Star school

Updated: 2018-11-23 07:42

(HK Edition)

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In the lead-up to its 35th anniversary next year, Rebecca Lo finds out how HK's Fame school prepares students for the world stage.

It's rehearsal week at the Hong Kong Academy for Performing Arts and a student is sobbing. Jacko Ng Cheuk-fung, 22, and Calrina Leung, 21, look sympathetically at their classmate, and press on with rehearsing their paired contemporary dance routine.

"At least one student always cries during rehearsal," shrugs Ng. "One of our teachers is particularly direct. He has no concern for our feelings. If we do something wrong, he tells us straight away. Dance is not a pastime here - we are learning to be professionals."

Just as in the 1980 film Fame, the road to stardom can mean pain, exhaustion and disappointment for fleeting moments of glory. There are times when the students majoring in Chinese opera, dance, music, drama, entertainment or film are pushed beyond what they believe they can endure. Not all make it to graduation. But the ones who do feel that they have become better people, not just better performers.

The school (fondly referred to as APA by students and faculty) is launching a season of celebratory performances showcasing its various academic programs at their best ahead of its 35th anniversary next year. The first is the School of Dance Fall Performances. Ng has a solo routine, while he and Leung are paired for a duet. On graduation at year's end, Ng will begin an internship with City Contemporary Dance Company. Leung, his classmate, is hoping for a similar opportunity.

"I have been dancing since the age of 3 - it is all I ever wanted to do," admits Leung. "I considered going to dance school in Canada. But in the end, it was more economical for my family if I went to a local school. The only option in Hong Kong is APA."

"My parents forced me into Latin dance classes when I was in fourth grade - to prevent me from playing games all day," says Ng. "I then participated in APA's Gifted Young Dancer Program (GYDP) for two years before auditioning for its contemporary dance program."

GYDP is offered to budding dancers between 11 and 18. They attend their regular school from Monday to Friday and a full day of classes at APA on Saturdays. "GYDP helped streamline the process into APA," Ng says. "I got to know the professors and how the school operated."

"I thought that I would be dancing all the time at APA," says Leung. "In reality, we spend a lot of time in classrooms learning about dance science, culture, history and improvisation."

"Although we are dance majors, APA taught us performance basics: drama, music, even performance make-up application," notes Ng.

Leung and Ng feel that the most important lessons learned at APA can be applied off stage. "There were times when I had to dance and I didn't want to," admits Leung. "I learned discipline - how to hang on and push through, even when I felt like giving up."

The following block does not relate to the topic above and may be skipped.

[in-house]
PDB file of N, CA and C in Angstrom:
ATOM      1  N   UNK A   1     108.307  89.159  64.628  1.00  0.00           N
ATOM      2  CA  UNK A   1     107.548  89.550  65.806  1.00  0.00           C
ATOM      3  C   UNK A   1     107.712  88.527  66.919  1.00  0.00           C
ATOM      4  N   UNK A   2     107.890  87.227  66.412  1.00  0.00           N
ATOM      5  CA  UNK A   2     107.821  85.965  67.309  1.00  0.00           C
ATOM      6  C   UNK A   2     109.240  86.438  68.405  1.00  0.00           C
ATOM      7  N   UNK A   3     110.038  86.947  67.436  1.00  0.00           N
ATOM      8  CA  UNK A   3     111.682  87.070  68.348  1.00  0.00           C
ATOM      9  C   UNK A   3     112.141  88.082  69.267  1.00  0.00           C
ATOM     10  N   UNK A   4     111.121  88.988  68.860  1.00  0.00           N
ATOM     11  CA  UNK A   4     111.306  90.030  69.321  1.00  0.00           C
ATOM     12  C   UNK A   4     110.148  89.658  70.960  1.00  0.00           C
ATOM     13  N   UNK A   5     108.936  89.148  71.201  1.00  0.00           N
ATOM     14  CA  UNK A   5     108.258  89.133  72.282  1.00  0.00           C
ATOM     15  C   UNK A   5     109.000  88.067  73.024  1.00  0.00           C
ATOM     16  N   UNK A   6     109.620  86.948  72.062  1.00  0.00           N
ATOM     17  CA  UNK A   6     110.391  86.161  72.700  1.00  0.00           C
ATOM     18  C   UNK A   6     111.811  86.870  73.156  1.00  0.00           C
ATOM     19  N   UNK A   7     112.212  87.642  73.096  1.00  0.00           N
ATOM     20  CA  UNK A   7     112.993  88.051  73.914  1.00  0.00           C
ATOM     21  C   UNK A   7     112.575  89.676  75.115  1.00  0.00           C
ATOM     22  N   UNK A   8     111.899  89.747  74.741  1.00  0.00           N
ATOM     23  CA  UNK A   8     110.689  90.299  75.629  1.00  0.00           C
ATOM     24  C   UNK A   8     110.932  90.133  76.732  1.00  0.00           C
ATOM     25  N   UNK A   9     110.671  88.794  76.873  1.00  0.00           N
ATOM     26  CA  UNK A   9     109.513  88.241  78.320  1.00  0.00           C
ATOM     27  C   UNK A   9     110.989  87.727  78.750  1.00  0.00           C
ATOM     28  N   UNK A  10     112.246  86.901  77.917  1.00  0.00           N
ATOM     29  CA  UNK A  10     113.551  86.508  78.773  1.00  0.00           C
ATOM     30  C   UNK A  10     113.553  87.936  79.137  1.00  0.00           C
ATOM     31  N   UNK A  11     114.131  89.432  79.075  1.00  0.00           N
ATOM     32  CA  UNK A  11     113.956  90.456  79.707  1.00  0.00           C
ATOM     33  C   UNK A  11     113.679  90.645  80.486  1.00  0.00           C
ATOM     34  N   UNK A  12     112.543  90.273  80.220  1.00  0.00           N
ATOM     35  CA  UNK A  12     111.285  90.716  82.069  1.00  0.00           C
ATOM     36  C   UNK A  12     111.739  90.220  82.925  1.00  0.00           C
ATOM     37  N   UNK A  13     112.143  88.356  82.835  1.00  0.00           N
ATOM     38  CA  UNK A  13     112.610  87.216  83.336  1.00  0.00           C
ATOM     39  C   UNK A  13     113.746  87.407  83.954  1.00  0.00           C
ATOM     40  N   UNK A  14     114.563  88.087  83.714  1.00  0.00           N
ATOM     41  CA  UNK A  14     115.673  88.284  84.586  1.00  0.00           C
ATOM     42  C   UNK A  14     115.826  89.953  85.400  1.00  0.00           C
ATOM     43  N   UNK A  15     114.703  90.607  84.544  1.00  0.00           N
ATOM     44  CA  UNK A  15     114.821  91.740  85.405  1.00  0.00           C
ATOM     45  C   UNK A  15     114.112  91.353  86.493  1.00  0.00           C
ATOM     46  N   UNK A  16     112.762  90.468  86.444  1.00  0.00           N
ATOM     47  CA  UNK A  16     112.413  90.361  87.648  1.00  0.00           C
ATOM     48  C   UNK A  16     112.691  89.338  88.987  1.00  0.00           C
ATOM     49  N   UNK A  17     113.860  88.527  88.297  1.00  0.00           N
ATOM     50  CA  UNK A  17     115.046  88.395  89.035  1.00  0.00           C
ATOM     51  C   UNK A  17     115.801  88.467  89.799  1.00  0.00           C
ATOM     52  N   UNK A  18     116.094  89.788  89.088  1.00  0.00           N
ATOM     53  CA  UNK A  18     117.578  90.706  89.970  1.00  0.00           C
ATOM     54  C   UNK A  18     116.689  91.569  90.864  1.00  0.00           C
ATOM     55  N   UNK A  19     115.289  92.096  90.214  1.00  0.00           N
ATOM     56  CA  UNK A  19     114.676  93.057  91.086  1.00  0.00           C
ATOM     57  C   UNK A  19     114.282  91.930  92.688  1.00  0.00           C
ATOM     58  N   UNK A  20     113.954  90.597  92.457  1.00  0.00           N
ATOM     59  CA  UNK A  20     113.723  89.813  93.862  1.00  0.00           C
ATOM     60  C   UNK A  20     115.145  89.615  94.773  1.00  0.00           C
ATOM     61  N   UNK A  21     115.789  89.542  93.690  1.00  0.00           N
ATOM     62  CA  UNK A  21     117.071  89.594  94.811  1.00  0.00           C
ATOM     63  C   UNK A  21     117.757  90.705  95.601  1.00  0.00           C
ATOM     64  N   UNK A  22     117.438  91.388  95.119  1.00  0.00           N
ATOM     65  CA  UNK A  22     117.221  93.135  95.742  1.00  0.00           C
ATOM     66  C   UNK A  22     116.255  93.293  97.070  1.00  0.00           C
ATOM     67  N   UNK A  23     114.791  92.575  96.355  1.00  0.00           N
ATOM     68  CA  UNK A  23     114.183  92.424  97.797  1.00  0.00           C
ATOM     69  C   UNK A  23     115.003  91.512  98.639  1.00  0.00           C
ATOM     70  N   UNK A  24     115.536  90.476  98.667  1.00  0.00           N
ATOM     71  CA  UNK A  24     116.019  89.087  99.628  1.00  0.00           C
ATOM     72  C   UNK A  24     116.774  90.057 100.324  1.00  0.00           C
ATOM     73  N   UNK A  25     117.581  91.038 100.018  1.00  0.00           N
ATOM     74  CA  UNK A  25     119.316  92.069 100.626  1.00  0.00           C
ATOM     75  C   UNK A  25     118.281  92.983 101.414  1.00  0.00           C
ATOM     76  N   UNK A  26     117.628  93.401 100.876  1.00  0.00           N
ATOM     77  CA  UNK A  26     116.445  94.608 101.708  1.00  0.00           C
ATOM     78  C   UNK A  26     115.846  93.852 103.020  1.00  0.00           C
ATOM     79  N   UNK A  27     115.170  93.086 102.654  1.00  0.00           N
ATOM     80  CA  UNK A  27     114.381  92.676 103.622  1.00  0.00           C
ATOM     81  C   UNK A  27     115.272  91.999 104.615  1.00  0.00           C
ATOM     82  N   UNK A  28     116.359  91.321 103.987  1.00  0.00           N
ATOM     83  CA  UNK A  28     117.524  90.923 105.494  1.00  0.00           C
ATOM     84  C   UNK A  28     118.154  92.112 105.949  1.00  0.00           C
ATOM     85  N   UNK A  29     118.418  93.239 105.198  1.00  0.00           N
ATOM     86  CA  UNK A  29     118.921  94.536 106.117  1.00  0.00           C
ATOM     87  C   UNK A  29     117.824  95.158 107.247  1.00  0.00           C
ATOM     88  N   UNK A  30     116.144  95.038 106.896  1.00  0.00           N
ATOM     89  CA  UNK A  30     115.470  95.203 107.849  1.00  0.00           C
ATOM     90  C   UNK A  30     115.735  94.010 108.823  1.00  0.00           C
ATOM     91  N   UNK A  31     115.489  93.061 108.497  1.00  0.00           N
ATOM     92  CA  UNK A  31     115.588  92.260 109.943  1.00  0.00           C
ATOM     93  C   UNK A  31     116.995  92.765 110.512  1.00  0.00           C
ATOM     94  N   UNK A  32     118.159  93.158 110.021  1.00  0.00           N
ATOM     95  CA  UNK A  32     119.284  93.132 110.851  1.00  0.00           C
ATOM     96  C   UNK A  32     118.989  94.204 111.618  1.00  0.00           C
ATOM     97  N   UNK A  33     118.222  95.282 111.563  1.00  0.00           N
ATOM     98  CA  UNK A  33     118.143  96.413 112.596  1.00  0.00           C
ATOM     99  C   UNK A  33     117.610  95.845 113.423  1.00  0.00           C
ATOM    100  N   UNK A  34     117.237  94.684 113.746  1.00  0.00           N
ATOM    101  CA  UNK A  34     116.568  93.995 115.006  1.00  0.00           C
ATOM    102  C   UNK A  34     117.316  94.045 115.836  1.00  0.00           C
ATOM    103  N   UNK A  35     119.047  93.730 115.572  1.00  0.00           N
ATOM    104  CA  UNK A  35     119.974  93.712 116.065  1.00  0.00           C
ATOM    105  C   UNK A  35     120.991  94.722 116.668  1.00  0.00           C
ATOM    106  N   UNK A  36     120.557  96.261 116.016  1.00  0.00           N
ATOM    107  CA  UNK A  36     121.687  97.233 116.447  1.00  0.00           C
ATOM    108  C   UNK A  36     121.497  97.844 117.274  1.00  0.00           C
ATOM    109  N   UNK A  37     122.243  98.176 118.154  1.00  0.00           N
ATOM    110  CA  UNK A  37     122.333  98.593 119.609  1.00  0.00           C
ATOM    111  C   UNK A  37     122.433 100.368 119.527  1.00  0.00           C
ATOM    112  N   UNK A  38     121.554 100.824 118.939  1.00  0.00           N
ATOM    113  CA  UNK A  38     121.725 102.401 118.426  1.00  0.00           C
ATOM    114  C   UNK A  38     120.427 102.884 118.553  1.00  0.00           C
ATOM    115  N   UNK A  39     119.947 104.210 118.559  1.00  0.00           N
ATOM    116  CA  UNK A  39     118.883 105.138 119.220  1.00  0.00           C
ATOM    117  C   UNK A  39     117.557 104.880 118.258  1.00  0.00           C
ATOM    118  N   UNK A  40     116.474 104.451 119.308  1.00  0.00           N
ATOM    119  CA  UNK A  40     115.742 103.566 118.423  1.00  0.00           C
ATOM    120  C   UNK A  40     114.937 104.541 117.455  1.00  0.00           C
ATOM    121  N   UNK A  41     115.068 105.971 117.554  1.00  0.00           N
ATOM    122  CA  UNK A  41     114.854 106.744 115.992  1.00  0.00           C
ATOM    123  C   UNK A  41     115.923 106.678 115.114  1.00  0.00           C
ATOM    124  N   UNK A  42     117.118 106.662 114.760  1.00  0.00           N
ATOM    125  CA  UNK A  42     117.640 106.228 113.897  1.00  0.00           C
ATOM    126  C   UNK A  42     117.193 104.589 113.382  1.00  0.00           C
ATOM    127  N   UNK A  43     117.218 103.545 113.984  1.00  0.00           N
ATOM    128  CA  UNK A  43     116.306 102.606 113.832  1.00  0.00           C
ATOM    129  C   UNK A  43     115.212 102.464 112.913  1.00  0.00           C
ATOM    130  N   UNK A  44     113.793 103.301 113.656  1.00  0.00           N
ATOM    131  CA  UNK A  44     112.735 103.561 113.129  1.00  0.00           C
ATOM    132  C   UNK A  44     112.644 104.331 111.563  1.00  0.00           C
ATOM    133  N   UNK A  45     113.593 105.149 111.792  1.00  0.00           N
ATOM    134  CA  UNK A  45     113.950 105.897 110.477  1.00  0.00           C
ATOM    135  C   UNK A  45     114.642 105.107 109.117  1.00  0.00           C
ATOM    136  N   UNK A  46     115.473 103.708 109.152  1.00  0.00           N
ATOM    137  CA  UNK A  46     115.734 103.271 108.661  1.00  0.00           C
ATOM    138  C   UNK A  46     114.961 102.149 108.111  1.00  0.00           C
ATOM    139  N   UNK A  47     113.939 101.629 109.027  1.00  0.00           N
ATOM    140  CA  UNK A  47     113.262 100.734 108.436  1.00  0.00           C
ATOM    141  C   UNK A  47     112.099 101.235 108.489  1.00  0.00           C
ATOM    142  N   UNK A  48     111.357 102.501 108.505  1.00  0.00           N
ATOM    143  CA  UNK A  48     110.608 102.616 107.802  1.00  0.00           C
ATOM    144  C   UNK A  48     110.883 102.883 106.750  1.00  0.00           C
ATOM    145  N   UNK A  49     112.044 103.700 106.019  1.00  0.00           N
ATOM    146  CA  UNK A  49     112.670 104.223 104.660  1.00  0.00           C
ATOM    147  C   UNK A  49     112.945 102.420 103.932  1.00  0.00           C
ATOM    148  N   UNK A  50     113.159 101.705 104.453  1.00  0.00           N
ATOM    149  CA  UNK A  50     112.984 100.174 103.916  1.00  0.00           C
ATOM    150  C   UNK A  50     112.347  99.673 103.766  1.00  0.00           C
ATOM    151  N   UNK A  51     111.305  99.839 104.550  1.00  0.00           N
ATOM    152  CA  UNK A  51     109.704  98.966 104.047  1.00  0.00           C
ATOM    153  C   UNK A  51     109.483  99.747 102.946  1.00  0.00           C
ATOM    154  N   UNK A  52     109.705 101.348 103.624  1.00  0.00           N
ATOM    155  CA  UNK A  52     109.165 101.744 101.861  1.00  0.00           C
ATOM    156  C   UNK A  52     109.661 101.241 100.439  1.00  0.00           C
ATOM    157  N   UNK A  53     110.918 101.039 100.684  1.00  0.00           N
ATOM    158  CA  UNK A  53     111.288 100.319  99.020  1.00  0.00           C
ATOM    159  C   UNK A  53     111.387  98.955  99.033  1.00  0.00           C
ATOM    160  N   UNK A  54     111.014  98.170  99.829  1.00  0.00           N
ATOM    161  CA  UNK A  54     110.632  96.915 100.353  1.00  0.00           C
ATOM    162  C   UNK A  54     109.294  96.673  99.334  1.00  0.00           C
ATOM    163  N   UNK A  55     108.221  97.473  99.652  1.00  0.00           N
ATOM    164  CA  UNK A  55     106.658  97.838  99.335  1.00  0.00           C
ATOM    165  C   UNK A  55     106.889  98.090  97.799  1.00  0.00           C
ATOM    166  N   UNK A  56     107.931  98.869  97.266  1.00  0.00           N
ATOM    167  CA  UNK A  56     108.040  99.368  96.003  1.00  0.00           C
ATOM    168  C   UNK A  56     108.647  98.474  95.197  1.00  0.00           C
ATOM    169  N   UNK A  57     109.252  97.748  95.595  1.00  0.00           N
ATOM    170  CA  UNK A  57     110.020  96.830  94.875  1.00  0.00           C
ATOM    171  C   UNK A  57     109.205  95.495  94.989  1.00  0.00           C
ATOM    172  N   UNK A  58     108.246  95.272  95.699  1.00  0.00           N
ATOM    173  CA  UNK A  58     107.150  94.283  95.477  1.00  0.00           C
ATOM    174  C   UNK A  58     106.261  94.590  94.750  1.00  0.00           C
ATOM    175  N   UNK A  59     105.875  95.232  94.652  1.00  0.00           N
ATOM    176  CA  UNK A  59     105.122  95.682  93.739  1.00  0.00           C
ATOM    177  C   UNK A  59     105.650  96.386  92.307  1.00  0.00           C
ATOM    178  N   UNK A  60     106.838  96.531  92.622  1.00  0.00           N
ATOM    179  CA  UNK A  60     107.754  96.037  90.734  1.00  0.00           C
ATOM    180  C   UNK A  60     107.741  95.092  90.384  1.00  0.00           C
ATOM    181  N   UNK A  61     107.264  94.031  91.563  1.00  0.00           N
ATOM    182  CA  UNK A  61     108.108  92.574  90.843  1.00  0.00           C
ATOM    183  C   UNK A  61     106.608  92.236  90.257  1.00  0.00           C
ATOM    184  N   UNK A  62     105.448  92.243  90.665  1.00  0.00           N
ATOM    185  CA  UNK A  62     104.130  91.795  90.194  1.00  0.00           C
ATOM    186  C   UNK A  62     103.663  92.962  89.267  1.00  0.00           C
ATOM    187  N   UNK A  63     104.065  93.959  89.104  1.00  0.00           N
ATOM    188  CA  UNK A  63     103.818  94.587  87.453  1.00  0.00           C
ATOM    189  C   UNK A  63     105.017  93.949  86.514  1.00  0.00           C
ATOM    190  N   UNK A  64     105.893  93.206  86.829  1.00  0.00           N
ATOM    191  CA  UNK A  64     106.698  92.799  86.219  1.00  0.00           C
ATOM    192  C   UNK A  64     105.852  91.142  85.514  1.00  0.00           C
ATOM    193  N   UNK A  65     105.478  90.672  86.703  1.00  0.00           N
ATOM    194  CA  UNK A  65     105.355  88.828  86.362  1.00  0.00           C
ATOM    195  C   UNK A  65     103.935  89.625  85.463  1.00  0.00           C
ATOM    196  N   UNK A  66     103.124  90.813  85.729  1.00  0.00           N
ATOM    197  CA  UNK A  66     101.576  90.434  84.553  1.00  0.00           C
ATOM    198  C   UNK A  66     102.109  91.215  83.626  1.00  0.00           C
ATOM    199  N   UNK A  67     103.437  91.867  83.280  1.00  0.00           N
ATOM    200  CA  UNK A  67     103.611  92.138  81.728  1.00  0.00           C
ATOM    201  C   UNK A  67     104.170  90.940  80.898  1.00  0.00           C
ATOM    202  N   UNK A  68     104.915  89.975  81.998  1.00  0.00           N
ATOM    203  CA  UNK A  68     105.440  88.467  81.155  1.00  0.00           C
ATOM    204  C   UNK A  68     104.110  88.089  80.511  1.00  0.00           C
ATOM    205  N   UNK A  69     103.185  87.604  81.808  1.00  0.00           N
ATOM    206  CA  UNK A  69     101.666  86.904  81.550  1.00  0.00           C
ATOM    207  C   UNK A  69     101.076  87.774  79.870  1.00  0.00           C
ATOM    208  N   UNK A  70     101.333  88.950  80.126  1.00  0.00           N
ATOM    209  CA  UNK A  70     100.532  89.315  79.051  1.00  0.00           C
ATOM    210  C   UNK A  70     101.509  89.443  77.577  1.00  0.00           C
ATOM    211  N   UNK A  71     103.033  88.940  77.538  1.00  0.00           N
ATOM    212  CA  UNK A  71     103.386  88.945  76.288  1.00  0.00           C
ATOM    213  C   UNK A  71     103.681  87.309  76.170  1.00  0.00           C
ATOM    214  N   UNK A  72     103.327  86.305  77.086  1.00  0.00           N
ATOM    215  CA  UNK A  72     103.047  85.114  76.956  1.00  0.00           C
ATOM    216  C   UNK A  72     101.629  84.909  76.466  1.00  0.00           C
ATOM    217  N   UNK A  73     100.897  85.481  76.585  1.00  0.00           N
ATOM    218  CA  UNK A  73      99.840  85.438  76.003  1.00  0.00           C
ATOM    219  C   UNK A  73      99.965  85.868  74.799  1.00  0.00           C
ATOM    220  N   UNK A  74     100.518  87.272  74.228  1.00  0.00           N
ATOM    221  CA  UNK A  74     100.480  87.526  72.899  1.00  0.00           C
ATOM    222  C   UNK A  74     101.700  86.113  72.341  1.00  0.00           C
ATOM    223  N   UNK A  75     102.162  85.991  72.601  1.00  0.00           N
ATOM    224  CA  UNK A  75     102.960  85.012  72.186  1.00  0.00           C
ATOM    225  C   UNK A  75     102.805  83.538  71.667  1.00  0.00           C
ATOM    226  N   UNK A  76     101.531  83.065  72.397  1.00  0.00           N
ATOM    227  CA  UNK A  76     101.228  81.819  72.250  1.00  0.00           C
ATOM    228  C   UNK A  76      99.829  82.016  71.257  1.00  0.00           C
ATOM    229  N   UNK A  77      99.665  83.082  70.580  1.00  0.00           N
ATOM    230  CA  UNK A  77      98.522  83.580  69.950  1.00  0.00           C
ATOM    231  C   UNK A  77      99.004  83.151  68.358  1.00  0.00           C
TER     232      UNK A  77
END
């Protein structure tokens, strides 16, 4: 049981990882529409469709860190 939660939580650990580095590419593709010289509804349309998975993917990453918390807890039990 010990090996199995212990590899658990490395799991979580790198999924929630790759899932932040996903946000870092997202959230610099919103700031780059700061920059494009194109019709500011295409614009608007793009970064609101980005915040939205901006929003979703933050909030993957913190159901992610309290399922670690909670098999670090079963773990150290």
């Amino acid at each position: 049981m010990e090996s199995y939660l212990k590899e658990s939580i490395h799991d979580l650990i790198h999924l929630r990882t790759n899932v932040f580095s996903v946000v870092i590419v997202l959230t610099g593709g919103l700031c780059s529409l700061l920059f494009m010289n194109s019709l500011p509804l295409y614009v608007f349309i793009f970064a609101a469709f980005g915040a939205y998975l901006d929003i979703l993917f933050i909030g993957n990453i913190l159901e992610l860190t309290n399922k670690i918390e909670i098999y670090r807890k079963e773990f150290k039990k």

"APA is like a mini community," says Ng. "We are with the same people for four years. There are people who become friends and people who I dislike, but we all have to support and trust each other if we are to dance together. It is not about competing with my classmates; it's about being the best that I can be."

Bringing joy to people

APA's director Adrian Walter joined the school in 2012 after more than two decades in Australia's tertiary academic environments. "One of my roles has been to increase educational opportunities for students to ensure APA remains a leader in performing arts education both in the region and internationally," he explains.

While not all of them will become professional performers, many will find careers as technicians, lighting designers and several other roles in the performing arts, says Walter.

"Next year is an exciting one as we celebrate our 35th anniversary," Walter says. "Many of our past achievements will be highlighted."

After initiating APA's first 10-year strategic plan in 2013, Walter has been strengthening APA's regional and global networks, including becoming a founding member of a Greater Bay Area Music Education and Cultural Alliance.

Star school

In 2017, APA launched its Academy Festival to showcase the talents of its students to local audiences. Walter says about 10,000 people attended this year's festival.

APA has a tradition of reaching out to members of the public. Recently students and staff visited two city hospitals. The school also hosted summer concerts for children from low-income families as well as those with autism who came to the event with family members, informs Walter.

"Students must be encouraged to share their skills and bring meaning into people's lives," he says. "I have seen firsthand how our performers bring joy to each audience member at our CSR events, particularly those who do not have the opportunity to easily attend a show."

Star school

(HK Edition 11/23/2018 page12)